There seems to be a prototyping software for everyone these days. Some designers need a platform to keep up with how fast they think, so for them there’s easy-to-use, intuitive prototyping tools. Other designers prefer to hammer out the details for each element before moving on, so there’s prototyping software that offer more options but takes more time. The question is, which is right for you?
Today, we take a look at two powerful prototyping tools — Axure and Mockplus — and see how they stack head-to-head. Rather than go through each feature and issue, we’re going to focus on the nuances of how they deal with the Table function. You can tell a lot from how a prototype tool handles a specific function: How long will tasks take? How steep is the learning curve? Does the usability match your preferences?
First we’ll examine how the user can interact with the table itself on each platform, and then we’ll compare the actual features.
One of the first things to look for when choosing prototyping software is how you interact with elements. Drag-and-drop? Code? WYSIWYG?
Axure and Mockplus are similar in that they both allow designers to move the elements freely with their cursors. This gives designers more control over their layouts, allowing them to position each element organically on the screen. It also leaves room for experimentation and testing different positions — like hanging a picture on the wall.
It’s the nuances of the UIs that reveal the discernible differences between Axure and Mockplus, so let’s take a closer look…
For determining the size of the actual cells, Axure sticks with a traditional method reminiscent of Excel. Users simply pull the borders to wherever they want. This is the same usability spreadsheets have been using for decades, so it’s familiar to most users. However, there are no guides aside from the naked eye, so it’s difficult to get a precise location or an exact size.
Mockplus follows the same principle — dragging the borders with the cursor — but gives it a modern update. So much of UX has to do with the tiny details and microinteractions, so Mockplus adds a few more little perks. Namely, Mockplus corrects Axure’s misstep by providing a bright red guide line, so users can set more accurate sizes, right down to the pixel. This guideline also allows for a better comparison with the original size; you can see both the original and the new cell at the same time.
Axure requires the user to hover over the border until the icon changes before they can drag and move the entire table freely. While this satisfies the basic need of moving the table, the line of the border is a narrow target; designers have to apply extra effort to positioning the cursor just right.
Mockplus completely circumvents the issue: you can click anywhere on the table to move it. This lets designers work faster and more naturally without hesitations or distractions. It also encourages more experimentation because tables can be moved back and forth without consequence.
Axure has no change in the hover state over a cell, except that the cursor changes to a plus sign to indicate the user can interact with cells.
Again, Mockplus accounts for the tiny UX details. Their hover state includes a slight red outline on the selected cell. This may not seem like much, but can be a lifesaver when dealing with large tables containing dozens of cells.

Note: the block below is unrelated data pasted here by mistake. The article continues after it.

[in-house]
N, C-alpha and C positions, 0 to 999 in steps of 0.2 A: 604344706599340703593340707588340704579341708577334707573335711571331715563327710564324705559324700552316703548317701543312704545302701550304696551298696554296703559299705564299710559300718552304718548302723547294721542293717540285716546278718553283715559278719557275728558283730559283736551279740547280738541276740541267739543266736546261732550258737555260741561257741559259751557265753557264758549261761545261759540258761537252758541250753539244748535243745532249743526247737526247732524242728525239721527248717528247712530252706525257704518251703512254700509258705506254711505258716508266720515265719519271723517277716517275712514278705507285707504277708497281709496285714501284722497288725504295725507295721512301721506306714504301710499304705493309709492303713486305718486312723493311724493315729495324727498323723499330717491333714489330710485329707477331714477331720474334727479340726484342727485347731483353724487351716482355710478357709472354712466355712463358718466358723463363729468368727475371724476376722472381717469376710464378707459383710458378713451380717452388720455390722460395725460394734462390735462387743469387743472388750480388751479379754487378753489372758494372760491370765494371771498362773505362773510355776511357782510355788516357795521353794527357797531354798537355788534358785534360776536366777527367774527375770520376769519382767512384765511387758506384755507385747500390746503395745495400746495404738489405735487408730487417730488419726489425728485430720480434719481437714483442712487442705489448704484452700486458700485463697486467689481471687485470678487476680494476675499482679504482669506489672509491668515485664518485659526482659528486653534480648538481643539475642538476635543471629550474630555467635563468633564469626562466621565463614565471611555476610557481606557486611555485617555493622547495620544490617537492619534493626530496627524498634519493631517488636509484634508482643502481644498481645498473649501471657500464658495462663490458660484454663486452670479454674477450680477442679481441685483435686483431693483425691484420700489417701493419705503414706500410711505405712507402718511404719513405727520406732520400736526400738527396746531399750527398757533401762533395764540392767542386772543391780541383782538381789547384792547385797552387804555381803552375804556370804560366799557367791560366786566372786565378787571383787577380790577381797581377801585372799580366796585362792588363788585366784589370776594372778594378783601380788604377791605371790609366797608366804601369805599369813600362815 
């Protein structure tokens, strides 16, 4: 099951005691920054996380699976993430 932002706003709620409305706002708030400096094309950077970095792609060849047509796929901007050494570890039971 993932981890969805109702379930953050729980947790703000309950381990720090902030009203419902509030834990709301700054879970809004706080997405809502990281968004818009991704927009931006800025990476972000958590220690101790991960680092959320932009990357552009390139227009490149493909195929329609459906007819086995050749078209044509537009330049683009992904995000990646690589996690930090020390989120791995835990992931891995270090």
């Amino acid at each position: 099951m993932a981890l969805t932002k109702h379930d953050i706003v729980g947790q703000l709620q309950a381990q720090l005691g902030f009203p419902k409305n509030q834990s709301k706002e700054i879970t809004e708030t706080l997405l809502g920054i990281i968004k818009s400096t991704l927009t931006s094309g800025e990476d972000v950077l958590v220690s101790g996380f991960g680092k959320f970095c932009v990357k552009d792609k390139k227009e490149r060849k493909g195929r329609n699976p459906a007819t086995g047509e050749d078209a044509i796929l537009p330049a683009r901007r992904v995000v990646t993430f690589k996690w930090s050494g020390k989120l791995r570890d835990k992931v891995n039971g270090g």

Next, let’s look at what each prototyping software can do. These are your functions, features, and options. What actions can the user perform? How much can they customize? How easy are the tasks?
Axure allows users to add cells by clicking the respective icon in the side menu (pictured above), as well as an option in the right-click dropdown menu.
Like Axure, Mockplus allows users to add cells as an option in the right-click dropdown menu. Unlike Axure, Mockplus offers an additional option for adding cells by clicking the + icon at the ends of first column and row. Aside from being faster, this also enables batch adding.
In Axure, users can add interactions through the “Add Case” option in the right side menu. One of the biggest advantages Axure has over Mockplus is that it allows users to set interactions in each cell independently.
In Mockplus, interactive elements are added just like every other component: drag-and-drop. The WYSIWYG approach appeals more to designers who prefer speed and simplicity. The downside is that you can’t add interactions to each cell individually as Axure can (although they’re working on it, so it should be available in a future update).
If you’re dealing with tables in prototyping software, there’s a good chance you’re also working with Excel. Rest assured, both Axure and Mockplus allow users to copy-and-paste text from Excel, and vice-versa. The only difference worth mentioning is that Axure has some difficulties with copying Asian language text into Excel; it appears as garbled code.
Like we said in the introduction, there is no best prototyping software, just the one best for you. As we can see by the table function, Mockplus has a better understanding of UX and the minutiae of usability concerns. Their UI is more streamlined, faster, and easier to use. Axure, on the other hand, seems better equipped for longer projects, and has some extra features like individual cell interaction.
To put it poetically, Axure is like an elephant, bulky but powerful, and Mockplus is like a gazelle, not as powerful, but far nimble and quick. Interested to give it a try? Test the new features of Mockplus yourself.